British Baby Joins Cannabis Therapy Trial for Brain Seizures

Peter Russell

May 27, 2020

A British newborn has become the first baby in the world to be enrolled in a cannabis-derived medicine treatment study.

Researchers said it was the first step in trials that could one day lead to a cannabis-derived medicine being used routinely in neonatal care to help babies at risk of seizures and brain injury.

The study will assess whether the medicine is safe and effective in lessening the degree of brain injury for babies with neonatal hypoxic-ischaemic encephalopathy (HIE).

There are currently no approved drugs or medicinal therapies for HIE. Standard care is therapeutic hypothermia, in which the body is cooled to 33.5C.

'I Wanted to Do Everything to Help My Boy'

Oscar Parodi was delivered by emergency caesarean section on 11th March at the Norfolk and Norwich University Hospital (NNUH).

He was unexpectedly born in a poor condition and needed transfer to the Neonatal Intensive Care Unit (NICU) where he was treated with therapeutic hypothermia for 72 hours.

Oscar with his mum Chelsea and his grandmother Christine Bell. Photo credit: Norfolk & Norwich University Hospital

His mother, Chelsea Parodi, of Watton, Norfolk, said: "I was approached after the birth about taking part in this study and I consulted my mum and my brother, who is training to be a paramedic. It was hard but I wanted to do everything I could to help my baby boy."

A small number of other babies in other NICUs in the UK and Europe will join the first phase of the randomised study, which will last a year.

A second baby, born in the same hospital, is also part of the trial.

Babies who take part will continue to receive therapeutic hypothermia. In addition they will receive a single small dose of study medication intravenously, or a placebo, as soon as possible, and within 12 hours of birth.

The therapeutic ingredient of the cannabis-derived medicine occurs naturally in the cannabis plant and is extracted under highly controlled conditions, ensuring the tetrahydrocannabinol (THC) component which causes a 'high' is minimal.

The impact of the trial drug will be monitored by blood samples and measurements of the baby's electrical signals in the brain.

After leaving NICU, the research team will call 30 days, 6 months, and 12 months after discharge from hospital.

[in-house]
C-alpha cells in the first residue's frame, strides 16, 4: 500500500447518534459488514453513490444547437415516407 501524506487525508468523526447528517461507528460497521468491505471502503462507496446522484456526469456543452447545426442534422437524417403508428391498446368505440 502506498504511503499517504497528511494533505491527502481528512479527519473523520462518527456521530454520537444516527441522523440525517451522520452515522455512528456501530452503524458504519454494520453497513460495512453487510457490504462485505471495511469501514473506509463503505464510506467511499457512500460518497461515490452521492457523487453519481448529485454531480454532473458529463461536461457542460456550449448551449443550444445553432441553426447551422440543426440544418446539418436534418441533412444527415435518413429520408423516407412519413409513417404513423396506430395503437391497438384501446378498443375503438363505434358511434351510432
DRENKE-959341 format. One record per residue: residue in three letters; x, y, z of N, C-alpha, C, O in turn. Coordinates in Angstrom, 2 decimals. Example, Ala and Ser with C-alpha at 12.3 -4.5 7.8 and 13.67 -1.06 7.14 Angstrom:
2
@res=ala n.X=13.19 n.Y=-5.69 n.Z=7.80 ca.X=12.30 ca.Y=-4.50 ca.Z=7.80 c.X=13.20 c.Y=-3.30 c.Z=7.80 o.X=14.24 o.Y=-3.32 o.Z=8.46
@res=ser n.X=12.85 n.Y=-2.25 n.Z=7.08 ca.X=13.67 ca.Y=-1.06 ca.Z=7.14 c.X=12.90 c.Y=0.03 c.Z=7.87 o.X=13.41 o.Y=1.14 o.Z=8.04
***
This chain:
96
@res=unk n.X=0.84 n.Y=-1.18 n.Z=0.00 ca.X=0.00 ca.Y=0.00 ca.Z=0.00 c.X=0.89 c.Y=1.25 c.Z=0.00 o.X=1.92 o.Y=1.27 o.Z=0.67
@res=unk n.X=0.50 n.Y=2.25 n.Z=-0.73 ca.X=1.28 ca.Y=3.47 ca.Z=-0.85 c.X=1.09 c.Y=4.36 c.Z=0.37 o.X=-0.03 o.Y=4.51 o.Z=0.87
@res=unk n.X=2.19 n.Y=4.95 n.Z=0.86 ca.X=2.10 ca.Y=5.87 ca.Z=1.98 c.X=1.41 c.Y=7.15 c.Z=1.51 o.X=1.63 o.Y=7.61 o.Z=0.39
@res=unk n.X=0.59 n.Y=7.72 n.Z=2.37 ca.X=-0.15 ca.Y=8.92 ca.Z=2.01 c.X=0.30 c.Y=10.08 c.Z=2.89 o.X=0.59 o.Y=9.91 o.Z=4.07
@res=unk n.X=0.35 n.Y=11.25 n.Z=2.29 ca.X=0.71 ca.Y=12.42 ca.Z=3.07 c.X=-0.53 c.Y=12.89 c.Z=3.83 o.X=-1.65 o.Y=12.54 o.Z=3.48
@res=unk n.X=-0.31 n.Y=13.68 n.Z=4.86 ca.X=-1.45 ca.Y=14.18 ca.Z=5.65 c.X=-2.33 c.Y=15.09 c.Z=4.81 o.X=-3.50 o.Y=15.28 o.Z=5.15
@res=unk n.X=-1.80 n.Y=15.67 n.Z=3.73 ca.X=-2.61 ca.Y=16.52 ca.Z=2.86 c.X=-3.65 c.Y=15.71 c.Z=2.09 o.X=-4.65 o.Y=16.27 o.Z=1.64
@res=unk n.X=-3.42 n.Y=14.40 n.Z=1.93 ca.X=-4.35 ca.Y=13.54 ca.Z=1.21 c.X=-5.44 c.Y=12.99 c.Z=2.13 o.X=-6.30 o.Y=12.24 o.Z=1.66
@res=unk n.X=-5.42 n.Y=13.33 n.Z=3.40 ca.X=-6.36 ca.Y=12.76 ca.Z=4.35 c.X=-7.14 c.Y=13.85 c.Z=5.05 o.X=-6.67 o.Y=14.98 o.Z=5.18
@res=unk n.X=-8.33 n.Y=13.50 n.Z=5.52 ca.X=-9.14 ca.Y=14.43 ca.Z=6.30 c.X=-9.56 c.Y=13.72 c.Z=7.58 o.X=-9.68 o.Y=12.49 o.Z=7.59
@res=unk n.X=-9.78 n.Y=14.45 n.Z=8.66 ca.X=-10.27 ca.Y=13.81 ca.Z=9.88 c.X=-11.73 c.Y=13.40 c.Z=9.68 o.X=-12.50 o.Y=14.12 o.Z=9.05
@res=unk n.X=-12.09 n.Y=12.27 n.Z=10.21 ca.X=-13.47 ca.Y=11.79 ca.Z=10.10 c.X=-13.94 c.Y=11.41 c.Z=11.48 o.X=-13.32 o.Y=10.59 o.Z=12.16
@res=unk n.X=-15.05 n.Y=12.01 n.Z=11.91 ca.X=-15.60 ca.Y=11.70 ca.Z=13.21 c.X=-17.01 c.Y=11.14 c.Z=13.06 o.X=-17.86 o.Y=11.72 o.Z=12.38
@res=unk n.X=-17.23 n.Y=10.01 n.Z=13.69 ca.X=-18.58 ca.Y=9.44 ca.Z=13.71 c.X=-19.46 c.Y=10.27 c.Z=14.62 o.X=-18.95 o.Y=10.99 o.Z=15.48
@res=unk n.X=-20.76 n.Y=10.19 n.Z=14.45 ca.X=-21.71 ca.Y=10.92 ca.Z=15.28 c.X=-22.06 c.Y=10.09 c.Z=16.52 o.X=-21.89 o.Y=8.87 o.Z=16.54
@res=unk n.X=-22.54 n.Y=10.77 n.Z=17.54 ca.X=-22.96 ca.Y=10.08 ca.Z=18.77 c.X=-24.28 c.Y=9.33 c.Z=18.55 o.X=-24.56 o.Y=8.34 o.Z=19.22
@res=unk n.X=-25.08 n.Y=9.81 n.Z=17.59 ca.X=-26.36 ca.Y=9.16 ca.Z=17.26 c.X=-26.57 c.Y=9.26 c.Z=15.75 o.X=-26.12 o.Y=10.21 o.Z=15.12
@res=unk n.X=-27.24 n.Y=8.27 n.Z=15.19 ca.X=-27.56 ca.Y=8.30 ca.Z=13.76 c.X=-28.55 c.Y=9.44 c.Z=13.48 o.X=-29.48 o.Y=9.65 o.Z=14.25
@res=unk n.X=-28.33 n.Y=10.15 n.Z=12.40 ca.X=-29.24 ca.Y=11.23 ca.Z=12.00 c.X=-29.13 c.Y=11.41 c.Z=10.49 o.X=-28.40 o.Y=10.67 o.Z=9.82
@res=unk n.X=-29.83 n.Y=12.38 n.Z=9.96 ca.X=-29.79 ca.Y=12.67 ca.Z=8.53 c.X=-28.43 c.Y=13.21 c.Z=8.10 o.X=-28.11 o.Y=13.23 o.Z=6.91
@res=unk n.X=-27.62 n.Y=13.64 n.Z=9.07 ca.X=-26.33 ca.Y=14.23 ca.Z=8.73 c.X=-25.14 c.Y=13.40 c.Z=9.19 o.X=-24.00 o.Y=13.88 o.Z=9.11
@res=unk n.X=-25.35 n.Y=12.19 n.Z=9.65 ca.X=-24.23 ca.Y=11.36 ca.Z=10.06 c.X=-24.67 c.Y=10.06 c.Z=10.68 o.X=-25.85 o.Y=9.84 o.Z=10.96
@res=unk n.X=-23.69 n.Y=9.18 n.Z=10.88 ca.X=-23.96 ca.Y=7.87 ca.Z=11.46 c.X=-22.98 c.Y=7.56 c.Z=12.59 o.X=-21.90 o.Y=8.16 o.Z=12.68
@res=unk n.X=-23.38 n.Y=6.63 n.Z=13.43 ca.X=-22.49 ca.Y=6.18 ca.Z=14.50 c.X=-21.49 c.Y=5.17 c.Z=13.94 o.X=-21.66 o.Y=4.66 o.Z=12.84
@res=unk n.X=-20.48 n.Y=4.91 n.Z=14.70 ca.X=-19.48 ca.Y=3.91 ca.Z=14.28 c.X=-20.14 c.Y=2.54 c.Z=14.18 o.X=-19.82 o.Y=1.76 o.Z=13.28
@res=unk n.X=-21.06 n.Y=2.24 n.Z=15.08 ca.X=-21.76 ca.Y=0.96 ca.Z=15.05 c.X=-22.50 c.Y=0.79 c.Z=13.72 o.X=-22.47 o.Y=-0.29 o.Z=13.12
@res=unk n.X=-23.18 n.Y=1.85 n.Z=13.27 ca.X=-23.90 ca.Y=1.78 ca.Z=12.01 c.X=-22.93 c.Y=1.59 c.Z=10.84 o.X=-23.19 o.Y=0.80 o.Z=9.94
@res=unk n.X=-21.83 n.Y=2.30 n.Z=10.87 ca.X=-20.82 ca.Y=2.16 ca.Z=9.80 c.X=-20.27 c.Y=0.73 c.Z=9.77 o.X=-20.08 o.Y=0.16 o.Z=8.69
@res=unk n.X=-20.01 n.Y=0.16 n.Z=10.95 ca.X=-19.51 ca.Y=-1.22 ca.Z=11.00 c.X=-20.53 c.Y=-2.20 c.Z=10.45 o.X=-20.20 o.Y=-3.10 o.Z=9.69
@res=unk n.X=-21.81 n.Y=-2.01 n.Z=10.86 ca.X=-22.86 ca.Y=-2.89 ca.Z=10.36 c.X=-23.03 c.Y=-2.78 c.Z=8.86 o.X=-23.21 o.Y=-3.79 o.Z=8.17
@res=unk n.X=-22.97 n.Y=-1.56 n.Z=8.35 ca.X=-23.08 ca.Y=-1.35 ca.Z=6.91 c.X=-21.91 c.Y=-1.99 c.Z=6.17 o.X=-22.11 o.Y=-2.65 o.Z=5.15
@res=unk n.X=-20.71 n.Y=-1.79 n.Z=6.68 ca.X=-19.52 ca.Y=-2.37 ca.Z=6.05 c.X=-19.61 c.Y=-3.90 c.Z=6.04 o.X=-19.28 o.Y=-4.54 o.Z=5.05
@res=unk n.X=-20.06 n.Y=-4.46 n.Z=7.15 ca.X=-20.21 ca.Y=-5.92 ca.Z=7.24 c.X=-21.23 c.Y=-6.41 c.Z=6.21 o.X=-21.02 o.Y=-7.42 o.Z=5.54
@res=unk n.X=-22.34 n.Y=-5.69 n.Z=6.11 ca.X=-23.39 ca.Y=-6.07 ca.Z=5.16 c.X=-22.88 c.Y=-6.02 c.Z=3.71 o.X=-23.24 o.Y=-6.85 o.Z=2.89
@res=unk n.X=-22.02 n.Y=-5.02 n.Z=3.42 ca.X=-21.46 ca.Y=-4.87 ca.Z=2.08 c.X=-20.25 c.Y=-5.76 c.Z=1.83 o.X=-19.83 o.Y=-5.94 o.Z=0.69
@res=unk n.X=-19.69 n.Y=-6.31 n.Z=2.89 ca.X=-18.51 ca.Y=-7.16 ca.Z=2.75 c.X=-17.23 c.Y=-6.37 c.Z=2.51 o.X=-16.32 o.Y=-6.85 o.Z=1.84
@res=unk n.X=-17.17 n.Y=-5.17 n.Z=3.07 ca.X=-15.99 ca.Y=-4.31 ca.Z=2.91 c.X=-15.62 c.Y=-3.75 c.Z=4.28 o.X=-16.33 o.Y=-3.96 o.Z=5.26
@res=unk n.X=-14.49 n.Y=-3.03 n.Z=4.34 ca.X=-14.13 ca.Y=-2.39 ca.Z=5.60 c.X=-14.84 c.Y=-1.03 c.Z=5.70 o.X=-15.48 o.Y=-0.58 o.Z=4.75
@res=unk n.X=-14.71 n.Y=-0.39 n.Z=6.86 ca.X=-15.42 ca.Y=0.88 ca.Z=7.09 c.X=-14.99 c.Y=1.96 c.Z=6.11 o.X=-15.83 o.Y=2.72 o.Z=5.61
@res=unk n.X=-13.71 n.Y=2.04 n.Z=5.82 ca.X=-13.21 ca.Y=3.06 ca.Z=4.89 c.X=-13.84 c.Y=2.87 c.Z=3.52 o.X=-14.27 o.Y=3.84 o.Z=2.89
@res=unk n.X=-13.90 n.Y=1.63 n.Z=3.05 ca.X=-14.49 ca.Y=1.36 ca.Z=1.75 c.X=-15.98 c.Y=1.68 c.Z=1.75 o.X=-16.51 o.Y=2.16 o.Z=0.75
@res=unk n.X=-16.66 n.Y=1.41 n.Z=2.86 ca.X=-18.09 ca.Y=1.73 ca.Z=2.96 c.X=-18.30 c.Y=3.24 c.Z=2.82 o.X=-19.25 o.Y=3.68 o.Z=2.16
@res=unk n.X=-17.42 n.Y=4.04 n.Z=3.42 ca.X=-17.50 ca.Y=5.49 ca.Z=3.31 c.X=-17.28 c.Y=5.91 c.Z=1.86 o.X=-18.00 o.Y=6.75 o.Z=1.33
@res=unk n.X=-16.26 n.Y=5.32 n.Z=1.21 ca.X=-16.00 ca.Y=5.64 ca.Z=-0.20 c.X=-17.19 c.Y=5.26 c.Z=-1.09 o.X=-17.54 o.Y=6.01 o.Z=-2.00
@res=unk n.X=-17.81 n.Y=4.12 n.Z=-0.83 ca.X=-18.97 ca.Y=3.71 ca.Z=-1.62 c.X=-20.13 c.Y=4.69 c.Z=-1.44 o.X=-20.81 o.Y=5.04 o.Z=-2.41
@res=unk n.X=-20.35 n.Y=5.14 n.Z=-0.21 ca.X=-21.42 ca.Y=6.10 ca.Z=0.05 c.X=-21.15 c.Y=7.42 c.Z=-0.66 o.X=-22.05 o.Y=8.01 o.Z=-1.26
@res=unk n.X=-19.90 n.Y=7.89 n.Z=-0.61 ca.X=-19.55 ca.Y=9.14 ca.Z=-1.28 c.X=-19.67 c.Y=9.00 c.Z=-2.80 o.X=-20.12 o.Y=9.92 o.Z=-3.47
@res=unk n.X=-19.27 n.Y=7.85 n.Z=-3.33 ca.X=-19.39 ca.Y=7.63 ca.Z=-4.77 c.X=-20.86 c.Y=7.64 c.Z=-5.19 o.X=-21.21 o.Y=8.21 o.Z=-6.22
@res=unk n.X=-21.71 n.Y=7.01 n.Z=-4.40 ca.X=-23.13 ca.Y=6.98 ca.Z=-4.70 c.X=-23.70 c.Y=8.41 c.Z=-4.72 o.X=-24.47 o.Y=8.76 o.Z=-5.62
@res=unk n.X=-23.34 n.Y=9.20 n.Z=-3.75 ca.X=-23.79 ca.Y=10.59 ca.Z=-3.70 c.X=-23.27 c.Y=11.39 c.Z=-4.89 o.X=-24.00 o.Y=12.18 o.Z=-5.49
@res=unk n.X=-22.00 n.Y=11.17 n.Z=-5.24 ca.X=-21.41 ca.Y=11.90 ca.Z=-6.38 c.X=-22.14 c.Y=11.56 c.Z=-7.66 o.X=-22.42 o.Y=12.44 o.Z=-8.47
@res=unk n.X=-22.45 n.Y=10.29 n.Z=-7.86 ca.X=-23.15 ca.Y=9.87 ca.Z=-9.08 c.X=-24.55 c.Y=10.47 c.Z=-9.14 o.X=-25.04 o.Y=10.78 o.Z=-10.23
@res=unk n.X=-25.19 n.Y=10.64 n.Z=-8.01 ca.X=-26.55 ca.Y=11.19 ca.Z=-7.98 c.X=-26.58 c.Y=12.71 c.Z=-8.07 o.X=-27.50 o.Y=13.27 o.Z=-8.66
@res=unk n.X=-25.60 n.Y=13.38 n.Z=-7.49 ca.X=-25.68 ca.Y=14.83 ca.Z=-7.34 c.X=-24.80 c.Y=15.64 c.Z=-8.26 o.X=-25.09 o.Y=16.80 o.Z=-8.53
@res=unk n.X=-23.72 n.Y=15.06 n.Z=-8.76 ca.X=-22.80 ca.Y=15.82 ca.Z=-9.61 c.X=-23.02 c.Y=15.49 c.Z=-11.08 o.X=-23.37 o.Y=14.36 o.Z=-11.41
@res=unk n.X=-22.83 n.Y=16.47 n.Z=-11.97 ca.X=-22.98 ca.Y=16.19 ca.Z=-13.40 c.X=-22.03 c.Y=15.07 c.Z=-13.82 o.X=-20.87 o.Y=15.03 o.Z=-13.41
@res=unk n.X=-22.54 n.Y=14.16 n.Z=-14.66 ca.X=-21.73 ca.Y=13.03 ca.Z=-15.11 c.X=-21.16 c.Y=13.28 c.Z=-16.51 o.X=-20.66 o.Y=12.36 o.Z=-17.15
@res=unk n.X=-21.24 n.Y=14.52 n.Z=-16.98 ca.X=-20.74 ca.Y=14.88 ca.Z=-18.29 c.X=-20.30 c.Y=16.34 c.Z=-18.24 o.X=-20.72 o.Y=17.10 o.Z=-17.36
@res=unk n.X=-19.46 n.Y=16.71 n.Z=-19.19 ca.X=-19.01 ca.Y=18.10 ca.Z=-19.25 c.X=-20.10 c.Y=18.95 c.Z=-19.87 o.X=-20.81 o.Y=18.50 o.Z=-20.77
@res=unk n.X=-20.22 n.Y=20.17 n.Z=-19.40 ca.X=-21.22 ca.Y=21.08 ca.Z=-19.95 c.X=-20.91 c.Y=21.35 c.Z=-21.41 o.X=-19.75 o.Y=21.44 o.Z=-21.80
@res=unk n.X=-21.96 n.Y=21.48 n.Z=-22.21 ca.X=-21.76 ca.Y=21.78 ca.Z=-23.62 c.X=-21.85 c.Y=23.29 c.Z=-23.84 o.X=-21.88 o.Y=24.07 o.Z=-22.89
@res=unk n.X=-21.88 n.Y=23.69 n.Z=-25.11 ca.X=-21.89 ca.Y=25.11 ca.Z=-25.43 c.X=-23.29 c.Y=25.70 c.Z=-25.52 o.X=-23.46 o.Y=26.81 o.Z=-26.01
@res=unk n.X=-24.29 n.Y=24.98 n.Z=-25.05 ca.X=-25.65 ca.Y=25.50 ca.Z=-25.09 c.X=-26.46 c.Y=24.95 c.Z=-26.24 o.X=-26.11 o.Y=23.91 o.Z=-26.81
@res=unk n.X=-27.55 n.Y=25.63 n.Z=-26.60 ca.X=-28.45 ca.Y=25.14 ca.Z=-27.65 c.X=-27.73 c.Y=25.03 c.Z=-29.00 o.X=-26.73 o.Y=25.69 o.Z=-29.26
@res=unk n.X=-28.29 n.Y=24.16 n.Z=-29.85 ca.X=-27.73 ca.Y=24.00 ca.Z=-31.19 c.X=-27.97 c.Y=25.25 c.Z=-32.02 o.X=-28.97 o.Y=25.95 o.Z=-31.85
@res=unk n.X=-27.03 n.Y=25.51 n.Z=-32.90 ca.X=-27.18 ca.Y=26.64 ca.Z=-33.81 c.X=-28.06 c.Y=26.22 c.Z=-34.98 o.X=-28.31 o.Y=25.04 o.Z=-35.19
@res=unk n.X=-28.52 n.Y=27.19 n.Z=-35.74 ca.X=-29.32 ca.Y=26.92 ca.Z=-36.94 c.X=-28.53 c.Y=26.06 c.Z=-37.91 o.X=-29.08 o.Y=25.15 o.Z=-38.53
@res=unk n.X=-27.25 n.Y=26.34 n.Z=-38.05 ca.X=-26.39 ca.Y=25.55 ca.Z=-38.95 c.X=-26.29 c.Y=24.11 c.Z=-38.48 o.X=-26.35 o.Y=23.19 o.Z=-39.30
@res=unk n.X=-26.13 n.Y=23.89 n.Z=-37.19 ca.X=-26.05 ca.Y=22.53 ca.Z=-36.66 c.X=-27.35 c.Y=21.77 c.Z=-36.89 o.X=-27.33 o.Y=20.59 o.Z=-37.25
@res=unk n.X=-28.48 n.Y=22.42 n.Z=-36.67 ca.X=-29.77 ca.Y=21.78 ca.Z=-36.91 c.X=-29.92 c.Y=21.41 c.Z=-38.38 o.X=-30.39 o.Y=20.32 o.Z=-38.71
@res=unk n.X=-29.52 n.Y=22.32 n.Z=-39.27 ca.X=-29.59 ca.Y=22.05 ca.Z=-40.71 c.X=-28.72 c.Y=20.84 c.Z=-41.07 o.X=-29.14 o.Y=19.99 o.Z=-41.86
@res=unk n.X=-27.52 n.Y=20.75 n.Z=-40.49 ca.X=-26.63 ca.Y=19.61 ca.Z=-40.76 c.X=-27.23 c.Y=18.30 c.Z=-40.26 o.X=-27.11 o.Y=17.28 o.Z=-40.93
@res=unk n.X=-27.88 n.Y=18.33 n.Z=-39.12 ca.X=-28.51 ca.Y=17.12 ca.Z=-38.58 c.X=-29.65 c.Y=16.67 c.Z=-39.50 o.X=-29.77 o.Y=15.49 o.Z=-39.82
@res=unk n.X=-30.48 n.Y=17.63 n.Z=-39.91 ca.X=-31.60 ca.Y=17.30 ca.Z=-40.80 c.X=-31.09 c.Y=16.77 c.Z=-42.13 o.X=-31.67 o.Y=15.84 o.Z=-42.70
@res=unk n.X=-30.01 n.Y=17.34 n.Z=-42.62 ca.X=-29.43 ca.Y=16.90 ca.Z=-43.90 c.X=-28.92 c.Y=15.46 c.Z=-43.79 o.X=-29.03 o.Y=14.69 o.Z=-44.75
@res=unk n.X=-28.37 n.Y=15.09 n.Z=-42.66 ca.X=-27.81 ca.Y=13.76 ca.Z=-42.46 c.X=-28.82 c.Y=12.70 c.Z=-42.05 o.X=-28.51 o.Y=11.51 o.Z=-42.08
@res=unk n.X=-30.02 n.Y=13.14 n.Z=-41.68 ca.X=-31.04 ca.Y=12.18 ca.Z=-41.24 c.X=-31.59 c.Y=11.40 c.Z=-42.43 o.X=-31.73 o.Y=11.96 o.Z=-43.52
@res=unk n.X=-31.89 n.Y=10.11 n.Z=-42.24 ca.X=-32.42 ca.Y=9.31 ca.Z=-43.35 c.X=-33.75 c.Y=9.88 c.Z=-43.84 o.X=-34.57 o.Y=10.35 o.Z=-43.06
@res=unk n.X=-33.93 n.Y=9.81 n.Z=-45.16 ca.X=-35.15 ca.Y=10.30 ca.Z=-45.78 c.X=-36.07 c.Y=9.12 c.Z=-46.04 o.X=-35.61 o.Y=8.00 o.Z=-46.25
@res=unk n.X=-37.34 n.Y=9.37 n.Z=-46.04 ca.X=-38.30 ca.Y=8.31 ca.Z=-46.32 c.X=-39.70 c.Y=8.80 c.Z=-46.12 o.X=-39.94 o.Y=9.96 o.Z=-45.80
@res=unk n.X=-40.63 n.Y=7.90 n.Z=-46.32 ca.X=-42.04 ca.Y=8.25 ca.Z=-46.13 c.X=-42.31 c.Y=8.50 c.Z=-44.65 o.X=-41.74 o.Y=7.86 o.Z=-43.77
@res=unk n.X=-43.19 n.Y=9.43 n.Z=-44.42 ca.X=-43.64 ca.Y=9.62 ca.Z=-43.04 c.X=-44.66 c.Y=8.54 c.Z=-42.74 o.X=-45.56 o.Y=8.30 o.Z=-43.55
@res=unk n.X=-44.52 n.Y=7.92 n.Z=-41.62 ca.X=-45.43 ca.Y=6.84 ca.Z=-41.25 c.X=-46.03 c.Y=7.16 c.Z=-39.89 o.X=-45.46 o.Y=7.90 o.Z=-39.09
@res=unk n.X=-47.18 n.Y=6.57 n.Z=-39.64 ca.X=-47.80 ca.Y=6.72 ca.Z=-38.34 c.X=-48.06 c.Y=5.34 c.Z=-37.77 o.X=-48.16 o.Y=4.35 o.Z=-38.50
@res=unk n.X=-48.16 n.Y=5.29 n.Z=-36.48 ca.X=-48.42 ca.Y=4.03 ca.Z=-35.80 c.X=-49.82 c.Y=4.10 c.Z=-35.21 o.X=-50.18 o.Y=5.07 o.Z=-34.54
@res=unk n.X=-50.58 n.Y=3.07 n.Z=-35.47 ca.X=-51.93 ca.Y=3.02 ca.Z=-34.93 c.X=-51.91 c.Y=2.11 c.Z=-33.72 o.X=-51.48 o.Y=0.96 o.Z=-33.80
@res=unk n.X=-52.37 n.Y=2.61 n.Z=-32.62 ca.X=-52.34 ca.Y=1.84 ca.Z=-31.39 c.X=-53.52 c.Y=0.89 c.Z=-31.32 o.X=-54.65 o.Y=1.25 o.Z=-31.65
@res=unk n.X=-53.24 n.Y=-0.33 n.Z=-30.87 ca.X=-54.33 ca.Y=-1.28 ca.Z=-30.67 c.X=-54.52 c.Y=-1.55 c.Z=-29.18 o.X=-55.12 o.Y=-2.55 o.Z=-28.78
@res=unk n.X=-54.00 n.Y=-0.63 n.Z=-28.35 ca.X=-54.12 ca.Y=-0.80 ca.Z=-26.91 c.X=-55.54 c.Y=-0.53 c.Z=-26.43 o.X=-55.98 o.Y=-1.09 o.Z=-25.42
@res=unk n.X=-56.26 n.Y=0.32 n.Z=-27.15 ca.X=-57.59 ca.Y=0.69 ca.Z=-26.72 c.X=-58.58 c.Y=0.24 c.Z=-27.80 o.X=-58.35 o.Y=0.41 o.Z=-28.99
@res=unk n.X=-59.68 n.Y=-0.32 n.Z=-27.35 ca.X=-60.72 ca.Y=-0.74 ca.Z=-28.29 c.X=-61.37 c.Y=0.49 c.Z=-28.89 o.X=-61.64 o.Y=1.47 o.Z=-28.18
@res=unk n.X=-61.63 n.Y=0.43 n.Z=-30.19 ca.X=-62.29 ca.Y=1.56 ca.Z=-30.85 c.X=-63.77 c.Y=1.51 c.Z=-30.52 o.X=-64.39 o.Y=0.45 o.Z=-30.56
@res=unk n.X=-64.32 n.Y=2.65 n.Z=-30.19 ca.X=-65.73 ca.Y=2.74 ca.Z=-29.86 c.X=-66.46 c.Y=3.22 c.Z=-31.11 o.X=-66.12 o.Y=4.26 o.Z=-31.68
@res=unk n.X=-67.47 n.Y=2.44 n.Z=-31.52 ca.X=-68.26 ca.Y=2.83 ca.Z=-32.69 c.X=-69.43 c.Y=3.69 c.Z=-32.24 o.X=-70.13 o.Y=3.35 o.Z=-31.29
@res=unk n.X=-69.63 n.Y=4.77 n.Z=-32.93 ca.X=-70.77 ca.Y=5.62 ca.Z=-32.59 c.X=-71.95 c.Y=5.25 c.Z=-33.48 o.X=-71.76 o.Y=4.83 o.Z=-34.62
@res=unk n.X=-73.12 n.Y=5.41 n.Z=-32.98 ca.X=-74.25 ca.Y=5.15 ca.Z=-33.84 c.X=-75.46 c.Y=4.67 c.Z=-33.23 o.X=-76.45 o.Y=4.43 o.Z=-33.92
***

'Proud to Have Recruited First Babies'

Prof Paul Clarke, consultant neonatologist at NNUH, said: "There is a lot of excitement on the unit and we are proud to have recruited the very first babies into this study.

"This is the first time a cannabis-derived medicine has been tested intravenously in human babies. It is hoped that it will be good for preventing seizures and protecting the brains of newborn babies with HIE.

“We have always had good support from families wanting to take part in research on our NICU and they often do it from an altruistic point of view to help benefit future babies. One of the attractions of this trial for parents is the closer brain monitoring that babies get as part of the study, because a more advanced brain wave monitor is used for the trial babies. This gives parents more reassurance that any seizures will be picked up."

He added: "As with any study of a new medicine, there may be unexpected side effects and unknown risks.

"With this in mind, the trial has been carefully designed to make it as safe as possible and so we are only giving the babies a minuscule dose at the beginning and we monitor them even more closely than usual."

Oscar on NICU. Photo credit: Norfolk & Norwich University Hospital

Ms Parodi said: "Oscar was in hospital for 9 days and he was being monitored 24/7. He is doing fantastically well and I am really grateful to Dr Clarke and the team for what they have done for us."

The trial is funded and sponsored by GW Pharmaceuticals, and supported by the National Institute for Health Research.


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